Before we get to legislative news, I would like to express my gratitude to bus drivers during Minnesota School Bus Driver Appreciation Week. Thanks for all you do in providing safe transportation for our children. Keep up the great work, bus drivers!
As for official business, we have good news to report as Minnesota Management & Budget today issued a new state economic forecast which projects a $1.6 billion surplus for the 2022-23 budget cycle. This is an improvement of around $3 billion since a $1.3 billion shortfall was projected in December for the same period.
It is good to see our state’s economy has not only stabilized but has improved our bottom line by leaps and bounds after concerns for a multi-billion-dollar shortfall arose in recent months.
That said, businesses and families alike have faced significant financial hardships amid shutdowns and restrictions that have reduced – or even eliminated – income. The state should not be looking to raise taxes on the same people the governor’s restrictions caused to miss work and/or lose paychecks. I hope we can move past the governor’s proposal to raise our taxes by $1.7 billion this session, especially with such a large surplus.
It bears repeating that, while the governor is couching his tax increase as a plan to make the “rich” pay their “fair share,” the Minnesota Department of Revenue’s own numbers confirm that corporate taxes result in increased taxes on low- and middle-income families, with 43% falling on Minnesota consumers through higher prices, 43% on other state consumers/employees, and 5% on employees (layoffs, wage reductions, reduction of hours, etc). Or, simply: corporate tax increases fall only 9% on the company (owners/shareholders) and 91% on consumers and employees.
Minnesota already is a high-tax state, but the tax hikes put forward by Gov. Walz and Democrats would put our state in the top three nationally for both income and business tax rates. Instead, our focus should be on safely re-opening Minnesota to help families and businesses get back on track as our state’s economy rises.
Watch for more budget news soon as the House and Senate each put out their own proposals and the governor himself provides an updated plan based on the new figures from today’s forecast.
In other news, things have been slow to go with a $35 million public safety emergency fund that would provide law enforcement agencies with additional resources to help avoid a repeat of last summer’s Minneapolis riots.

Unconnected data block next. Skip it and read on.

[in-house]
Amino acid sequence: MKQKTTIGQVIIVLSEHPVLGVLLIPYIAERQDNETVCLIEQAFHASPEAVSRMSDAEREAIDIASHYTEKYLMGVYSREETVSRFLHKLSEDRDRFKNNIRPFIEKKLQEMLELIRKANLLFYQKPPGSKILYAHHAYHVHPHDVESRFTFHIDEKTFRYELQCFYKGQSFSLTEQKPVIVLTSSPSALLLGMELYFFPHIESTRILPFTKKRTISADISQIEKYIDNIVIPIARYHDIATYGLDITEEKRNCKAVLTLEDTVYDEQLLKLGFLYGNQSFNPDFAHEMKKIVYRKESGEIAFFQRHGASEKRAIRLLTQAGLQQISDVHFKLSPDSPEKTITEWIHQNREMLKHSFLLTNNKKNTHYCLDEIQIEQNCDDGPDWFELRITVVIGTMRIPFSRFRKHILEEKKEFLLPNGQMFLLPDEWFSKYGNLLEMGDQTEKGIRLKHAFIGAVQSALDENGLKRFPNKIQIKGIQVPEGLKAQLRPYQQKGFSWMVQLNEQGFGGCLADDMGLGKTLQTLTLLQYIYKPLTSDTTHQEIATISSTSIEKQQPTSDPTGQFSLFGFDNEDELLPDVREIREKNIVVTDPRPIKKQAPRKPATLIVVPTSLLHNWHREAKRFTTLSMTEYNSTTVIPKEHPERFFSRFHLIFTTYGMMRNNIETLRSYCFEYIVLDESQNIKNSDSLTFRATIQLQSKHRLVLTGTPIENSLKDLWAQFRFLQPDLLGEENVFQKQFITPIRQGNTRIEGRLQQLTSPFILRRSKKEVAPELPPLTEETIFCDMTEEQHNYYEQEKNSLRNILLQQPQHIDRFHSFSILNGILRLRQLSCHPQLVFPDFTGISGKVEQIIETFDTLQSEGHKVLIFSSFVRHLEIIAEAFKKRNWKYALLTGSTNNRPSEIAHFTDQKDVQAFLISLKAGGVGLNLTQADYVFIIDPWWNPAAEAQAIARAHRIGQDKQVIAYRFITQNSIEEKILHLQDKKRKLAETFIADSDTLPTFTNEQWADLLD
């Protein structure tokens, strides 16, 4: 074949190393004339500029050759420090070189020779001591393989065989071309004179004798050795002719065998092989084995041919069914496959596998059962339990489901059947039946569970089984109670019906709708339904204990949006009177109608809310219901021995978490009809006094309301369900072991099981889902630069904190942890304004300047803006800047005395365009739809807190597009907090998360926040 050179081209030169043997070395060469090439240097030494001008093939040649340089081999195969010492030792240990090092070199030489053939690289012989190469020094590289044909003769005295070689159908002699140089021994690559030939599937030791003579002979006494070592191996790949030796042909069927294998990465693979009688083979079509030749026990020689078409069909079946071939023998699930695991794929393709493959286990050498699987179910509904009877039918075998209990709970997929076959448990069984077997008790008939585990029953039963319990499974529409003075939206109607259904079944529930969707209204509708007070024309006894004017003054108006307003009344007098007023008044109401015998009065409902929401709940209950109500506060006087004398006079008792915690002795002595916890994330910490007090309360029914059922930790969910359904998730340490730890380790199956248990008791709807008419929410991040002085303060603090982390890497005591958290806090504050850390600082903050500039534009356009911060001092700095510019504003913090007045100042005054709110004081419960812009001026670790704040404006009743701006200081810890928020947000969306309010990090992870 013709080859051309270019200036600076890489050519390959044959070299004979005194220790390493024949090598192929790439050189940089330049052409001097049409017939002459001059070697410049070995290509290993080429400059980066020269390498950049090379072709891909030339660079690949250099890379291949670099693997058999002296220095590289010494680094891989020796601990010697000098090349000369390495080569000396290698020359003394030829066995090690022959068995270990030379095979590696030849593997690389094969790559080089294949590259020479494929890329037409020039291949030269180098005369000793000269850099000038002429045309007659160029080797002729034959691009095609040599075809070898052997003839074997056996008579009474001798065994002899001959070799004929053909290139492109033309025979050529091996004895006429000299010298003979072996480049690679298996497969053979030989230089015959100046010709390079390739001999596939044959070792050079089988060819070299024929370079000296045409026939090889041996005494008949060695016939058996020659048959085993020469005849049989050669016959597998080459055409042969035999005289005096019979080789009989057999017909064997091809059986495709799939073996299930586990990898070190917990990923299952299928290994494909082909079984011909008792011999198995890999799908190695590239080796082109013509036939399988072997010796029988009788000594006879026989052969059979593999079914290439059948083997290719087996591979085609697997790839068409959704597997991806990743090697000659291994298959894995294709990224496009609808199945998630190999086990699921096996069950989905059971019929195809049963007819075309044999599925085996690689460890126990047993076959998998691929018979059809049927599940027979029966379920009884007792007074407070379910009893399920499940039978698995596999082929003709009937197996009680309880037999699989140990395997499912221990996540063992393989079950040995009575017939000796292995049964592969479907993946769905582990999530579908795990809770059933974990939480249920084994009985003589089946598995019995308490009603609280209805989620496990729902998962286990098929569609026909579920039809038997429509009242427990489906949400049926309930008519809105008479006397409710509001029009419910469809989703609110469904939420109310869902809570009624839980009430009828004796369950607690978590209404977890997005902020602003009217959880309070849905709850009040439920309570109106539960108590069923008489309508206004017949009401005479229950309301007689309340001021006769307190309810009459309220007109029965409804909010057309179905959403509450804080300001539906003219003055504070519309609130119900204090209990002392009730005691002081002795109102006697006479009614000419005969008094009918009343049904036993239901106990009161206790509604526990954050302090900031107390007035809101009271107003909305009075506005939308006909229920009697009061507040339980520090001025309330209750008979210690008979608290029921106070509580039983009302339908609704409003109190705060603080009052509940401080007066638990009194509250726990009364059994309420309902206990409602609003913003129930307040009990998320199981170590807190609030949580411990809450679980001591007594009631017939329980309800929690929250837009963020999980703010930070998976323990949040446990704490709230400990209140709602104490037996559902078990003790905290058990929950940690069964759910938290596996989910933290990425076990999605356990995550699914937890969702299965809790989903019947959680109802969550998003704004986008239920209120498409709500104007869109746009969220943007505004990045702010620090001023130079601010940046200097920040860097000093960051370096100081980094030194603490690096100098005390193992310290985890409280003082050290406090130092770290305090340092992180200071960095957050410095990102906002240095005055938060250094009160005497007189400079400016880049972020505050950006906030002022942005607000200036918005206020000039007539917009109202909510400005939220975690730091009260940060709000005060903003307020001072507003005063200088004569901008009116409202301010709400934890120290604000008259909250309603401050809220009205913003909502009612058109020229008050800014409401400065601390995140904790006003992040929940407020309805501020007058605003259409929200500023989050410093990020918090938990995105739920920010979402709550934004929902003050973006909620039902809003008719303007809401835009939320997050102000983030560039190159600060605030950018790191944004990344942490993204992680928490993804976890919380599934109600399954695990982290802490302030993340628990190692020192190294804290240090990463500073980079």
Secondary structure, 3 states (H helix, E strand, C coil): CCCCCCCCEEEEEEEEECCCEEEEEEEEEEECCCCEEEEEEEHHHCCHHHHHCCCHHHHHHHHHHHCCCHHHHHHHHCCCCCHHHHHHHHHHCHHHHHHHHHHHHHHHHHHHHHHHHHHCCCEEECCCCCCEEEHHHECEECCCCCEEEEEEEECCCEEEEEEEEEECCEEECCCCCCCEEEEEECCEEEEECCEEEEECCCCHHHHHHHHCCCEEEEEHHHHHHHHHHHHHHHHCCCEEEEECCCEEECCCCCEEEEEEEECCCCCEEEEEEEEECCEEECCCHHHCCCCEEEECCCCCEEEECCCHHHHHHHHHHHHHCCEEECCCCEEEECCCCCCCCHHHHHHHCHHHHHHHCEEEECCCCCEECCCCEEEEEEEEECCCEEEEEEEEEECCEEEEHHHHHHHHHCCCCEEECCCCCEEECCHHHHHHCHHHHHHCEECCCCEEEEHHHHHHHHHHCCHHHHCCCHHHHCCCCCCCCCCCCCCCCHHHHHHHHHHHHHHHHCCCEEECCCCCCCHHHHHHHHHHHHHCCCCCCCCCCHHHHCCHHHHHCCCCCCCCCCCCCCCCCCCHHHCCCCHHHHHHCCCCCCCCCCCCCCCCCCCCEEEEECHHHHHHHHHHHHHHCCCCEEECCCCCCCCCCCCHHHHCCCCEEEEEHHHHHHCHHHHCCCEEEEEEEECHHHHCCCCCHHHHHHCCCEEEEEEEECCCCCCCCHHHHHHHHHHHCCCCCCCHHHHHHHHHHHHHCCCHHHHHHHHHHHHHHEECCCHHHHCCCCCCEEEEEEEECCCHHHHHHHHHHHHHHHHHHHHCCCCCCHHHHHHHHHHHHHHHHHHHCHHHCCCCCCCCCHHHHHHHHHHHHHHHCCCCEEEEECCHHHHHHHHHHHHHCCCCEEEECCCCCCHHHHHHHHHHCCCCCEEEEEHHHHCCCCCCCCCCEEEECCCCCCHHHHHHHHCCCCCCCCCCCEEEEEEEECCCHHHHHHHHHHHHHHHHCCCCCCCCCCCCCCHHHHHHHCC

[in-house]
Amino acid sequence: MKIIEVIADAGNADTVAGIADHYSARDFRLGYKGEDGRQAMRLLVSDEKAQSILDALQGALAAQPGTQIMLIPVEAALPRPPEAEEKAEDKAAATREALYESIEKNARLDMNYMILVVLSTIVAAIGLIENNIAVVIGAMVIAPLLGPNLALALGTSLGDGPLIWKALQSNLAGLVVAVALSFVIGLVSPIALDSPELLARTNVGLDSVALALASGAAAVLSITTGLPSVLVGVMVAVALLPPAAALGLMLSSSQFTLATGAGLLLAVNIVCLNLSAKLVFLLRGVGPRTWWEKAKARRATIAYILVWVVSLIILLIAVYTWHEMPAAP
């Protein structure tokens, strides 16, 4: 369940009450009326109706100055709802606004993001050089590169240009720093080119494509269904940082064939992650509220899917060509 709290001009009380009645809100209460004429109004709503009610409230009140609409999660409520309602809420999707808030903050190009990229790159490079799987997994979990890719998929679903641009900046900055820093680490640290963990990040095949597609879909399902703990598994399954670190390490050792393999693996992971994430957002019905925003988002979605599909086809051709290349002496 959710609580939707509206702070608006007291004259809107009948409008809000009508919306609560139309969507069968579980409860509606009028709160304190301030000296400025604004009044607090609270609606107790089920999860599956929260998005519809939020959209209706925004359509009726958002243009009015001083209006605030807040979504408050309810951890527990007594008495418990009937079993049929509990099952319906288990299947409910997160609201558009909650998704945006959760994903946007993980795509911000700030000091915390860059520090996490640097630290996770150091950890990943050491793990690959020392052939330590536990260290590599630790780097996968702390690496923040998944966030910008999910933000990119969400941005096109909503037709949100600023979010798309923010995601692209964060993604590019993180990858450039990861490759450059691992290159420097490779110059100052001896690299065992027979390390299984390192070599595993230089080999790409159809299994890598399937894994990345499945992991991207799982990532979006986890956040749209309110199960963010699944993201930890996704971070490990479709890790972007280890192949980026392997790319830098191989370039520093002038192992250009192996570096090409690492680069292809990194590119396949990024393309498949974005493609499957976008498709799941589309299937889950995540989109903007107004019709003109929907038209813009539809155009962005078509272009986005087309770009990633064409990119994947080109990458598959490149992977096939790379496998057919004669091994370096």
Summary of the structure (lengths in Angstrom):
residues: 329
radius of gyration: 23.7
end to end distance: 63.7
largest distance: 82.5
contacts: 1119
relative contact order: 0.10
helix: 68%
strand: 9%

It would be best to have this new SAFE Account in place before the Derek Chauvin trial soon begins. The problem is the House majority has twice tried and failed to get their SAFE Account bill off the floor (HF445). The latest attempt failed by a 62-72 vote, the first time in years that a priority bill for the majority and/or governor has failed on the House floor.
A major sticking point is the majority insists on including in the bill controversial policy provisions that caused it to lose support of Minnesota's top three law enforcement groups, while also blocking Republican attempts to offer a meaningful compromise that could have earned significant bipartisan support.
The Star Tribune has taken note and recently published an editorial from its staff under the headline: State House Republicans have the right idea on police security funding. It provides quotes relaying the fact House Republicans agree with the governor’s request to set up this account and that we concur reimbursing other police and sheriffs’ departments for extraordinary mutual aid is appropriate.
As for the bill stalling, the Star Tribune editorial quotes the Democrat author of the bill (who is a committee chair) as saying, “We’re not going to let the minority run our bill.” That statement says volumes about why the majority rejected a helpful amendment the minority offered, is clinging to controversial language, and why the majority’s own bill has failed to advance in the House.
Through it all, House Republicans remain committed to ensuring law enforcement has the resources needed to keep Minnesotans safe. The majority must decide whether it wants to pursue a bipartisan approach or continue allowing extreme, fringe views to throw sand in the gears of this project.
Look for more news on these and other subjects soon. For now, have a good weekend and stay in touch.